In October 1981, the City and Delafield Limited entered into an agreement (“Agreement”), in which the City demapped a portion of the area and accepted a sewer easement, while Delafield Limited agreed to improve certain streets, install sewers, hydrants, sprinkler systems and fire alarm systems. Like the Declaration, the Agreement was approved by CPC and the Board of Estimate, was recorded and recited that it would run with the land and bind all successors and assigns. Both the Agreement and the Declaration required the posting of performance bonds pertaining to specific covenants or obligations. Delafield Limited purchased these bonds from defendant-sureties American Home Assurance Company and National Union Fire Insurance Company of Pittsburgh, PA.
In 1986, after building only 5 units, Delafield Limited encountered financial difficulties and sold the property to Delafield Estates Associates (“Delafield Associates”). Delafield Associates built only 6 more units, and sold 9 of the existing 11 units. It also became financially troubled and a court-appointed receiver took control of the property in 1989. Because the property was heavily encumbered with a $9 million mortgage and other debt, the receiver recommended a public auction. At or about the same time, the mortgagees commenced a foreclosure action.
Meanwhile, according to the City, the condition of the property deteriorated because of the unfinished construction. There were several open foundation pits, an open excavation pit for the never-completed underground garage and numerous destroyed trees. Moreover, the mansion was left in poor condition. On November 3, 1988, the City Environmental Control Board issued notices of violation for failure to build fences around open foundations and excavations, and notified the receiver of its obligation to cure.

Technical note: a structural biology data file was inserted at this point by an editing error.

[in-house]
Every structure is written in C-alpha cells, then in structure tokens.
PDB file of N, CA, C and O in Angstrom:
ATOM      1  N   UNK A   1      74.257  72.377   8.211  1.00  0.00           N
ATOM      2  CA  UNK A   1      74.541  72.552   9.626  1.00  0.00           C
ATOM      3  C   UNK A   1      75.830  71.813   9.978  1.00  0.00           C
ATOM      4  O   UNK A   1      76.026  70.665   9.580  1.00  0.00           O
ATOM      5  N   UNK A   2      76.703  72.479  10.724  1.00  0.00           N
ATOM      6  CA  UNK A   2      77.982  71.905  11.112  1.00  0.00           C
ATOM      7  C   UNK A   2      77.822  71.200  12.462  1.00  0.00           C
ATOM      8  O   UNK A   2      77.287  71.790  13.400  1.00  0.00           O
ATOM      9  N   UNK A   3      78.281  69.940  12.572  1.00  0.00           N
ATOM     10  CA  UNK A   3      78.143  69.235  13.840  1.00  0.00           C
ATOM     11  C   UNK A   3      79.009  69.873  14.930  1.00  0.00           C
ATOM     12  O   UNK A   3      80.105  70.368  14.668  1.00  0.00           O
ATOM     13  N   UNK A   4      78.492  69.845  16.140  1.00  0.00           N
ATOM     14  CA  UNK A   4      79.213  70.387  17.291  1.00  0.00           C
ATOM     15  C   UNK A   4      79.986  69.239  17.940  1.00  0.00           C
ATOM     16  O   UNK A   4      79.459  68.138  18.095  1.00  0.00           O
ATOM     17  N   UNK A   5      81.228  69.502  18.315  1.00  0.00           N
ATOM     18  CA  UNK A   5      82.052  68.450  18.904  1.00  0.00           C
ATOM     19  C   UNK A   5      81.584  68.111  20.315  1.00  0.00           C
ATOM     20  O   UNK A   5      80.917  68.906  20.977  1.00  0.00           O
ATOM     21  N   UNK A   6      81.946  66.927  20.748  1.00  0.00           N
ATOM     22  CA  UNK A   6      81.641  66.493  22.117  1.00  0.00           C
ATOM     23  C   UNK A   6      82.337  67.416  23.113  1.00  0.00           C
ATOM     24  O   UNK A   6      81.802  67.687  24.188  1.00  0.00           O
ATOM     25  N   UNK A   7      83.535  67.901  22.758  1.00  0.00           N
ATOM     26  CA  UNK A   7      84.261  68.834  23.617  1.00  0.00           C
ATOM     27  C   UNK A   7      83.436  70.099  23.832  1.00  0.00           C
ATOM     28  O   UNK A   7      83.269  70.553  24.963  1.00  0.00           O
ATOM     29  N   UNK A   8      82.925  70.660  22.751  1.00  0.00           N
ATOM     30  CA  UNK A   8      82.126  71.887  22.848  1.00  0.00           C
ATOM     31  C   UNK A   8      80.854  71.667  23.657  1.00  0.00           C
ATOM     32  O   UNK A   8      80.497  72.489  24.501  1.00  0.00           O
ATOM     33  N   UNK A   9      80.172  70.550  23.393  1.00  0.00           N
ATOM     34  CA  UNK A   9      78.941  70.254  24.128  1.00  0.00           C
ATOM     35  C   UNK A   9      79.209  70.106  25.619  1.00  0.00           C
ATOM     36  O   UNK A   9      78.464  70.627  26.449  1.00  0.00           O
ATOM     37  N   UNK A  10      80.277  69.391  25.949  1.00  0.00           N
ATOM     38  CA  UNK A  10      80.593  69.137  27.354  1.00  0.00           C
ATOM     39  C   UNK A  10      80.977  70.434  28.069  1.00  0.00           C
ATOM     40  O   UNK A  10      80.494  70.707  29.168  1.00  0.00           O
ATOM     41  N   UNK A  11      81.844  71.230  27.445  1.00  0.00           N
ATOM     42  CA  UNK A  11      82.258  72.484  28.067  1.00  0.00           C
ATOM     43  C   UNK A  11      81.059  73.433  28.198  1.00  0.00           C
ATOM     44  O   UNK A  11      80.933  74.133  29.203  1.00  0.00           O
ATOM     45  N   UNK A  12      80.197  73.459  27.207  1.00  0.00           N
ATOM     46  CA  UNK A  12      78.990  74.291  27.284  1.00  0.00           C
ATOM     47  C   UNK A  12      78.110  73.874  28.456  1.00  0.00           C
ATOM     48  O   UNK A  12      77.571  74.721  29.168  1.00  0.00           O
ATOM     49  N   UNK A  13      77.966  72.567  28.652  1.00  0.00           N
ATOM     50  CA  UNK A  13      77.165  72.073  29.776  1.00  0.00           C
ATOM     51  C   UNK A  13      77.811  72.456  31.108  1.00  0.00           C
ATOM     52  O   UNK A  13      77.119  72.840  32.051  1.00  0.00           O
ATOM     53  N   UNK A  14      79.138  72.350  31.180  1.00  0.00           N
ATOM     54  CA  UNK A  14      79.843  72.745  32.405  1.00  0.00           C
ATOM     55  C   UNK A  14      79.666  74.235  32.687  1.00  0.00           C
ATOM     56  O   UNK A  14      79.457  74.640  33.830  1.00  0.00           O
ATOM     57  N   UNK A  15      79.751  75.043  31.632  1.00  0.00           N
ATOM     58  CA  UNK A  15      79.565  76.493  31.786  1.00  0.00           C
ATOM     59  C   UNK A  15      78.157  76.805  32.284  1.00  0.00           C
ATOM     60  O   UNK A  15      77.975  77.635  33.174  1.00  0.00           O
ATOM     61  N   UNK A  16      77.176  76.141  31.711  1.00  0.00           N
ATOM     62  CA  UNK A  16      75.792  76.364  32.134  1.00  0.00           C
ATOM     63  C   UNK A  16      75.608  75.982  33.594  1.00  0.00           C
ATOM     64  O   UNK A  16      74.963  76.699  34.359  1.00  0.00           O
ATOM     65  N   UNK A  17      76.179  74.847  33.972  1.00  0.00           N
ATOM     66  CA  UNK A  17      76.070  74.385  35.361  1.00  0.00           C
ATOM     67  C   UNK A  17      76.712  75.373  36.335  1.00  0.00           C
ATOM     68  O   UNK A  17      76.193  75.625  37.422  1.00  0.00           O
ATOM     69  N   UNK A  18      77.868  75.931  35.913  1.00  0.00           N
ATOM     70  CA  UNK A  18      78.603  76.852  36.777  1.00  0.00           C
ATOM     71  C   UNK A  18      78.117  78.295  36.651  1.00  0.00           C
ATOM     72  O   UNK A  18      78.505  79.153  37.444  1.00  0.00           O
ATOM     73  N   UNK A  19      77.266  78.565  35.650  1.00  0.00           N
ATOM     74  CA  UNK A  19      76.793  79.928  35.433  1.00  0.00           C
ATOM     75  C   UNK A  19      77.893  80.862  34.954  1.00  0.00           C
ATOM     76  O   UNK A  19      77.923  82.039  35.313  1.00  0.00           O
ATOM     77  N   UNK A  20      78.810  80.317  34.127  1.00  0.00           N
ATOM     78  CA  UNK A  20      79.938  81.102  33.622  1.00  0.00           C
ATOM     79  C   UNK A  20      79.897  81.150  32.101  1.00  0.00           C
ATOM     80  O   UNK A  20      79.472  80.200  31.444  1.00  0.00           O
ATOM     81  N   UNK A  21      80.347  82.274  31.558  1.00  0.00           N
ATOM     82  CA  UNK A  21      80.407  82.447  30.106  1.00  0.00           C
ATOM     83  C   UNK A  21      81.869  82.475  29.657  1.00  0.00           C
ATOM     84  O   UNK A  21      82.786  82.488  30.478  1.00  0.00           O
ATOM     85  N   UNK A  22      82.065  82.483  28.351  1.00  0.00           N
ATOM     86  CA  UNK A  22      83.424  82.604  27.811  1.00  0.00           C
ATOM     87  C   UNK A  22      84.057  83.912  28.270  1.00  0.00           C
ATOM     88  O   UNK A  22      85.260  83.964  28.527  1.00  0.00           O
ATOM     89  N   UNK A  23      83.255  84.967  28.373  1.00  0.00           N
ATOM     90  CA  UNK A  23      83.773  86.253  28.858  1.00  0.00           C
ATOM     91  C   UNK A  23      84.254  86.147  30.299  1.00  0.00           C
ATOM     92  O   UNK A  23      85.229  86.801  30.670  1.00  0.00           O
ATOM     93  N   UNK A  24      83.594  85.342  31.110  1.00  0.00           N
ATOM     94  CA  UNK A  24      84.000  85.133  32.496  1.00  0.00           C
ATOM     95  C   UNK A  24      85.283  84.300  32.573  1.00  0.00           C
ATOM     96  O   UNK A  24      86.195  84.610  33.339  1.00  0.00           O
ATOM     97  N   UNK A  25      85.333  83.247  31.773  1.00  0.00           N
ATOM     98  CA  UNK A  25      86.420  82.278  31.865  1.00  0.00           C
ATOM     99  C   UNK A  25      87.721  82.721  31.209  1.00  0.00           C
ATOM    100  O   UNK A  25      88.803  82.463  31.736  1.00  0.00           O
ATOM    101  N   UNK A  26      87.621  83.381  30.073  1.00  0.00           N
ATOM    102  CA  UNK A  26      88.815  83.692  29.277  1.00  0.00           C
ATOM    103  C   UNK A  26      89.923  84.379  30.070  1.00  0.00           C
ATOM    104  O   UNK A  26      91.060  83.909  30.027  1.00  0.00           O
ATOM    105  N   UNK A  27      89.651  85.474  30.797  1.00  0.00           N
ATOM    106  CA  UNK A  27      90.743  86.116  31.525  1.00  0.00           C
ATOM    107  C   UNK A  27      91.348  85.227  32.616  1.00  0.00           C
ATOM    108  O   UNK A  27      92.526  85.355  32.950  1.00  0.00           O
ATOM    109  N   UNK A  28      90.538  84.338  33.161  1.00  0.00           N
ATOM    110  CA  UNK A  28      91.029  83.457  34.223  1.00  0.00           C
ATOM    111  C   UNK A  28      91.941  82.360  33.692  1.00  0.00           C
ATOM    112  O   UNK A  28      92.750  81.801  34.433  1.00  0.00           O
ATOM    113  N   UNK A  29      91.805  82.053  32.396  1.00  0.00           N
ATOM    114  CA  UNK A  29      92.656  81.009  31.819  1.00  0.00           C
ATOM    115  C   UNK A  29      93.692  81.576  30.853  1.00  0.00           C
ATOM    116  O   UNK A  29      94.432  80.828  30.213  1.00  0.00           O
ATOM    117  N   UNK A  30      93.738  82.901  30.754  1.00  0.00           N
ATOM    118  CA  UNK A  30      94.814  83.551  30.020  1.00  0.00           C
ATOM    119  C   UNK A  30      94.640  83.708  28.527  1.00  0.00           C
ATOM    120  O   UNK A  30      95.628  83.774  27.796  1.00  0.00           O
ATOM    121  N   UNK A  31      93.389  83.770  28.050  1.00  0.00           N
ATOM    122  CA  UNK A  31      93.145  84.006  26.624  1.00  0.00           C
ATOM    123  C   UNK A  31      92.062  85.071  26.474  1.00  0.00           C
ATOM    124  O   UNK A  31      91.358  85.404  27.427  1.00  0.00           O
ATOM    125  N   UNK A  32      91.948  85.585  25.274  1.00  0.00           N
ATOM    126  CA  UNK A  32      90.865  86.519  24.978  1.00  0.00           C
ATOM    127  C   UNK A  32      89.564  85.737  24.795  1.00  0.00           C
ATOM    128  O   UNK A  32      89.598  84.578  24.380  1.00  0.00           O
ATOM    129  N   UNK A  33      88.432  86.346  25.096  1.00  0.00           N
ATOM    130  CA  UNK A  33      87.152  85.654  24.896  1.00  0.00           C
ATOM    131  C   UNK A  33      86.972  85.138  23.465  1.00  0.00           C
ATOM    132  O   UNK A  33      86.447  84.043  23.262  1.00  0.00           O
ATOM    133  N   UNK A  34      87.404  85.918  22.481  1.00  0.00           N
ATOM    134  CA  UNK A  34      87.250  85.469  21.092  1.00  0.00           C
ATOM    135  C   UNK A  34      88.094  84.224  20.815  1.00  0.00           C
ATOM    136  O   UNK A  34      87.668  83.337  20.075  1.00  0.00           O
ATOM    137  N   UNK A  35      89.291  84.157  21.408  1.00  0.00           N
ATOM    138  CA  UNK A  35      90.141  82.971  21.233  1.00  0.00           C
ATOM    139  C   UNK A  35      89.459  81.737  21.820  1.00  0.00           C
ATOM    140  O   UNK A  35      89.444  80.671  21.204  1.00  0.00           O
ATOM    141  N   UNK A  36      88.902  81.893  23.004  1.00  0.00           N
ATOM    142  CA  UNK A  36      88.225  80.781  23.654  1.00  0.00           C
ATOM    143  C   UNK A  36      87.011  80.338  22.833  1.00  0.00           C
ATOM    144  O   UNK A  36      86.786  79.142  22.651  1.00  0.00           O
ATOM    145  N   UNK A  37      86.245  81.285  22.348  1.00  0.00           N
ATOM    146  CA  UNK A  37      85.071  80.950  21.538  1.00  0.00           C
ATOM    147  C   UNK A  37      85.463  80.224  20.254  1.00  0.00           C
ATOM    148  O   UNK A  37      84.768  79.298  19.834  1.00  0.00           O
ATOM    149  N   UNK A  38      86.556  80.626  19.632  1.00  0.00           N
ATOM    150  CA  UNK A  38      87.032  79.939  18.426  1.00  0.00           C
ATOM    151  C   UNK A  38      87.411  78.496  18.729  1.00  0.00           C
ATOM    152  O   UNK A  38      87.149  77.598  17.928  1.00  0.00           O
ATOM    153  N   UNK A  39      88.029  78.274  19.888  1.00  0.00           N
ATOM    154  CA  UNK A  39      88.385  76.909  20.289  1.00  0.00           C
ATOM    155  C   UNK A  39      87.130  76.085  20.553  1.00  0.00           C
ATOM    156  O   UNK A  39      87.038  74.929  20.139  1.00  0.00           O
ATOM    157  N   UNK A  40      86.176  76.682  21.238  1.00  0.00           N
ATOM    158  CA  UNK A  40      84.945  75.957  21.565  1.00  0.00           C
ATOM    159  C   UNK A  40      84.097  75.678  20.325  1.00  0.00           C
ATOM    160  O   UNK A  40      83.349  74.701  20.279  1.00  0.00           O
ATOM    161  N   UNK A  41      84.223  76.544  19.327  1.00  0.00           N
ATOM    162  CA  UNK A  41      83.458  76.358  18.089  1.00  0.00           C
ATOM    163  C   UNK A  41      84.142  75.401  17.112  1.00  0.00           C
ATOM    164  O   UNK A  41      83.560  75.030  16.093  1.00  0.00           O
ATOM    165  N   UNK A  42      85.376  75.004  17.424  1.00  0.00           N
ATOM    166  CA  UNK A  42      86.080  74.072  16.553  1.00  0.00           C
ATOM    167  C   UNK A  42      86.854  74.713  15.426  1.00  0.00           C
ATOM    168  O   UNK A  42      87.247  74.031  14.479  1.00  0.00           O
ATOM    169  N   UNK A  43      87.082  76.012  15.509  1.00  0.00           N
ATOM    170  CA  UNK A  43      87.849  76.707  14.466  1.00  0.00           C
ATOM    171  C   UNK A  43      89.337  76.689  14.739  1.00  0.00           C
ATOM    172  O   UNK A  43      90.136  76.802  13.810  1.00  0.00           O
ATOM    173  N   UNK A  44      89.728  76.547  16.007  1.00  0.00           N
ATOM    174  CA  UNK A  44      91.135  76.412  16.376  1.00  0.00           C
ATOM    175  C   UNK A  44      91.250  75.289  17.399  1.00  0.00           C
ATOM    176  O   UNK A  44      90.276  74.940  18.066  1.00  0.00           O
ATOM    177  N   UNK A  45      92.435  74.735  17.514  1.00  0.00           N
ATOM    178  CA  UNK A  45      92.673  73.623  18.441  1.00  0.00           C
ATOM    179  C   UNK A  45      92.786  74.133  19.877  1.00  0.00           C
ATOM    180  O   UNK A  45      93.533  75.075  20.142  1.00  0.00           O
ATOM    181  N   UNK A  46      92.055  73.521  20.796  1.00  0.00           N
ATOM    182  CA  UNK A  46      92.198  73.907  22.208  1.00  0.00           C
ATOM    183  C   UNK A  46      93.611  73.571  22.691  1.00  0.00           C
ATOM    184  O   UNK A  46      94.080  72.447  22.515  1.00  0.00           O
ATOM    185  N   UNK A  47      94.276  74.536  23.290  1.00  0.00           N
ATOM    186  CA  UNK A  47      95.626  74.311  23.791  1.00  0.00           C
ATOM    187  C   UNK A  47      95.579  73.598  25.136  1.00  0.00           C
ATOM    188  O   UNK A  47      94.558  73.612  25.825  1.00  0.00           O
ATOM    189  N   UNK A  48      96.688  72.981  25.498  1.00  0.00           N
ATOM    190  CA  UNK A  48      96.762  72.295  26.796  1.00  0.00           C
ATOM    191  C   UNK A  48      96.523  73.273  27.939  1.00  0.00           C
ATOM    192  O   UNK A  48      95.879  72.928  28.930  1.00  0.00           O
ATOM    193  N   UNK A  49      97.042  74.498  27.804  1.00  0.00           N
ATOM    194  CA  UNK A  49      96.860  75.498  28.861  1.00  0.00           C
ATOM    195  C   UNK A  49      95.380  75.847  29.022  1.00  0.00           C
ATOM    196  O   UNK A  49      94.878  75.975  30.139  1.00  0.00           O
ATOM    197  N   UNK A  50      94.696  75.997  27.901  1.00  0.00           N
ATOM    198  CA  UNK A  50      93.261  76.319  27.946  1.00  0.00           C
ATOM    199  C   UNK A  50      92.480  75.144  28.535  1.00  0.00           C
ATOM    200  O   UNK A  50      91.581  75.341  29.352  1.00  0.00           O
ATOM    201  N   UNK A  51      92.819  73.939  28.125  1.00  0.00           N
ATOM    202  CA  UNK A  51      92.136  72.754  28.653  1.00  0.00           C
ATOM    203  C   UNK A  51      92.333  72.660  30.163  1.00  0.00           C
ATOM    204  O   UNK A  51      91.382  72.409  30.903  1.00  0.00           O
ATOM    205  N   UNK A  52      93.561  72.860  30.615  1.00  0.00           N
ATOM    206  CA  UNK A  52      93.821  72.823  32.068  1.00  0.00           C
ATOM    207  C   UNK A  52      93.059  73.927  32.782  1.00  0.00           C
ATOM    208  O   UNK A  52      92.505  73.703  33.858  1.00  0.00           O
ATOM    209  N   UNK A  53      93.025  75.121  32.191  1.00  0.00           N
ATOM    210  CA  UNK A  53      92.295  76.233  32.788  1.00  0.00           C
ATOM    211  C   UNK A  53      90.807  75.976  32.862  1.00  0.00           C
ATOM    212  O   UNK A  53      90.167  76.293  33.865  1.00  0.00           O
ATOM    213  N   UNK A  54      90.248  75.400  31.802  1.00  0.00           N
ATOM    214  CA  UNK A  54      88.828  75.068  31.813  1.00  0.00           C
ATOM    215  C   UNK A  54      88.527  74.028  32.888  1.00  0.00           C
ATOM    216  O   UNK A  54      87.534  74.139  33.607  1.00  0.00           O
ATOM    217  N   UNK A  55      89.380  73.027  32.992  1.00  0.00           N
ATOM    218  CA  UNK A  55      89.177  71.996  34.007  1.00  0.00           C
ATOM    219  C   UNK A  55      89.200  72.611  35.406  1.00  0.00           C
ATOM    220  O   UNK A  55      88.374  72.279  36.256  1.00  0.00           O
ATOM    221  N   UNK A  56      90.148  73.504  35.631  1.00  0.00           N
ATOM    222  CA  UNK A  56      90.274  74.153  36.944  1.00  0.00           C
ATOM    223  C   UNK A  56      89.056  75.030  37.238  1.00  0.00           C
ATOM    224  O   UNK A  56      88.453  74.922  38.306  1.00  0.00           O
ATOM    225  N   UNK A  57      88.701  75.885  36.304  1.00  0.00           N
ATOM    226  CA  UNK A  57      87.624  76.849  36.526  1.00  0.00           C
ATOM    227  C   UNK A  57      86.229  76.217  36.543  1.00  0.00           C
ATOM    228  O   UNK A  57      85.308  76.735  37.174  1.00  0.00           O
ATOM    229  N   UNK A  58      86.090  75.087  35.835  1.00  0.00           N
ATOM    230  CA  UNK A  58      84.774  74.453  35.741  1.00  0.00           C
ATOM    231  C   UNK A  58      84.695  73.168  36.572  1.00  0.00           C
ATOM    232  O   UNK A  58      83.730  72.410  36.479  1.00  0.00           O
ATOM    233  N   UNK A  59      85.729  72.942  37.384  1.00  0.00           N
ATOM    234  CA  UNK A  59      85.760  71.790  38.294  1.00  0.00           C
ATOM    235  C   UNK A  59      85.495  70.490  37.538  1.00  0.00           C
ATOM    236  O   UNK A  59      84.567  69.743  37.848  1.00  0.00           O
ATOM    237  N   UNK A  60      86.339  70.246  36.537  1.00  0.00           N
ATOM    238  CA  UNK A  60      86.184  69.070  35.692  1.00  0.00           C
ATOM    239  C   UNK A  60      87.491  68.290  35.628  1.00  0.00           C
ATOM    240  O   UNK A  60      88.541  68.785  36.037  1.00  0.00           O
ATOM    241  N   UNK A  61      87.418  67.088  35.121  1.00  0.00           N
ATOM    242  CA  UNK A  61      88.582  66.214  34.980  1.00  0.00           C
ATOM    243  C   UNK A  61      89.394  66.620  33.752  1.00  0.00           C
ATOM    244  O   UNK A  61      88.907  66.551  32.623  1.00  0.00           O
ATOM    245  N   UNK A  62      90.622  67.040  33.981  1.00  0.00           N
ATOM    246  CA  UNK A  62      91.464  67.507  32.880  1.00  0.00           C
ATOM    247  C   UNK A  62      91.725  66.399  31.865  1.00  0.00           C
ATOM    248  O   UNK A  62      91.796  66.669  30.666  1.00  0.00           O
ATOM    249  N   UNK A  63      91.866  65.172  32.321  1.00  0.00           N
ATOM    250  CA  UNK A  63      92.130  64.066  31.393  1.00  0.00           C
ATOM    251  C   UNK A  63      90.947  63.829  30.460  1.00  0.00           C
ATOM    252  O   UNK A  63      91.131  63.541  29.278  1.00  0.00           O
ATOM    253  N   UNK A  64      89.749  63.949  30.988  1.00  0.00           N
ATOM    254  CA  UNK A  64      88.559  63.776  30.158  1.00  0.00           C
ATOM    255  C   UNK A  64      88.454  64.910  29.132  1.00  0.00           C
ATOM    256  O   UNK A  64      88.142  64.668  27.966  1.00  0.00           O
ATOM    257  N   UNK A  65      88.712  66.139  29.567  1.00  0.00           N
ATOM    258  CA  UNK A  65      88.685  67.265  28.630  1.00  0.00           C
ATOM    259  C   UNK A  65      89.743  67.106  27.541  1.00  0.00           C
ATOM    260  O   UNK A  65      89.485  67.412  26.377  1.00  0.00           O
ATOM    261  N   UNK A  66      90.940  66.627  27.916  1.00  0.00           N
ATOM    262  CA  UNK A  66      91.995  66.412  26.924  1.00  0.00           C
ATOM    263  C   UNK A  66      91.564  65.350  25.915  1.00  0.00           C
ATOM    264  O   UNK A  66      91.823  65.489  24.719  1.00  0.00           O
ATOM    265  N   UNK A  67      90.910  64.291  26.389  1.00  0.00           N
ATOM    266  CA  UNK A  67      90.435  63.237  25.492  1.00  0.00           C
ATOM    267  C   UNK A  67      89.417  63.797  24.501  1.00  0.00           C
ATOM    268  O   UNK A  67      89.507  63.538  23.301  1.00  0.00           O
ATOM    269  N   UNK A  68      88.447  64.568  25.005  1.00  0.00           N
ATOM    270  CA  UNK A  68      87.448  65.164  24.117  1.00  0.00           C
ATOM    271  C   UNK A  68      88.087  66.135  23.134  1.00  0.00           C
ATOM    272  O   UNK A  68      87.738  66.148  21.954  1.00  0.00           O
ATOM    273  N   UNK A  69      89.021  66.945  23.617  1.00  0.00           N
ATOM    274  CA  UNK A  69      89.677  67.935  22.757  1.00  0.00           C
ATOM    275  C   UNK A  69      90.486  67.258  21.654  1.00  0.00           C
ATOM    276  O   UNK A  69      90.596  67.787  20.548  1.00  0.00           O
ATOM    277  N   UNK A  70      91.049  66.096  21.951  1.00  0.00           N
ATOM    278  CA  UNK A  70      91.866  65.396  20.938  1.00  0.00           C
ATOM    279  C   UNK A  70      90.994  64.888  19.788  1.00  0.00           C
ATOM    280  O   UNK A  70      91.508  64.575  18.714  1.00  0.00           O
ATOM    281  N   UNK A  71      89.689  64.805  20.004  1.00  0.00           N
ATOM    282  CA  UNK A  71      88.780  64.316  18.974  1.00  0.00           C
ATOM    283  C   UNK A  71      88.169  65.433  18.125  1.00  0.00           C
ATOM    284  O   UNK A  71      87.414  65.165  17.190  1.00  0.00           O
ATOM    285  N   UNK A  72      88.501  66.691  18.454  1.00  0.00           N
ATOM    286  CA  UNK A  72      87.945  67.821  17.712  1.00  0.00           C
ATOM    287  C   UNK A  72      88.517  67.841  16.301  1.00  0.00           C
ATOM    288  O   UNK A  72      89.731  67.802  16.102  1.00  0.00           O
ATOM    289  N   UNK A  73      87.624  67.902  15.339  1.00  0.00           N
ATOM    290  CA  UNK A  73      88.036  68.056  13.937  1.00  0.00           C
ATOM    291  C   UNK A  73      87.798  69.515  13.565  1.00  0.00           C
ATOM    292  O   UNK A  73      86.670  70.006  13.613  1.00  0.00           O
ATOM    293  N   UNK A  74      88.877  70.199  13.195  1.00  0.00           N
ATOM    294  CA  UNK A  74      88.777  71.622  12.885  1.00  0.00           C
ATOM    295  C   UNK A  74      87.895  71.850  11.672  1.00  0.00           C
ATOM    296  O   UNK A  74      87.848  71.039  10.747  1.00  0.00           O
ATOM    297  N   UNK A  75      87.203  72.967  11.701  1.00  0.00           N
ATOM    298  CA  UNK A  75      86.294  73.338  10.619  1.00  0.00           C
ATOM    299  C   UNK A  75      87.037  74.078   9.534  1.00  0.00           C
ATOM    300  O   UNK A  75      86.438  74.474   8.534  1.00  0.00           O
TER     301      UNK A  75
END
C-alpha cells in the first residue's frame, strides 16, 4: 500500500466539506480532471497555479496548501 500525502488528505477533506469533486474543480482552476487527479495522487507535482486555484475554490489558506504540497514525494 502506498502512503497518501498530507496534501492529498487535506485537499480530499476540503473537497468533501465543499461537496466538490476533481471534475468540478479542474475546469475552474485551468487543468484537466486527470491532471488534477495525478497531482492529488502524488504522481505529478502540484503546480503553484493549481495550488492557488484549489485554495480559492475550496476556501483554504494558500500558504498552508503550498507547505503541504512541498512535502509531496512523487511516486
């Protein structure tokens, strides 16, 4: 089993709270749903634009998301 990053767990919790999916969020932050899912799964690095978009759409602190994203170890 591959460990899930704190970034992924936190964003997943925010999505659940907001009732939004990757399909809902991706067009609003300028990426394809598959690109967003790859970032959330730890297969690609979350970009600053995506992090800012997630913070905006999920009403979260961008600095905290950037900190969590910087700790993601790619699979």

In July 1989, the City commenced this action in Supreme Court, New York County, to enforce Delafield Associates' and the sureties' obligations under the Declaration and Agreement. In its verified complaint, the City demanded that Delafield Associates, as successor to Delafield Limited, replace the destroyed trees and protect the existing ones, restore the landscape around the unbuilt garage, restore the mansion, complete the unbuilt units and install the fire alarm system. The complaint included separate causes of action against the sureties relating to each of these covenants, demanding compliance or recovery on the bonds.
After issue was joined, the City moved for partial summary judgment against the sureties, seeking specific performance of the restoration work. By order entered June 7, 1991, the Supreme Court ruled that Delafield Limited had not fulfilled its obligations under the Declaration and the Agreement, thereby triggering liability of the performance bonds. It held the specific performance request in abeyance pending a hearing before a referee on the cost of the work required to comply with the Declaration and the Agreement. This hearing was not pursued by the City.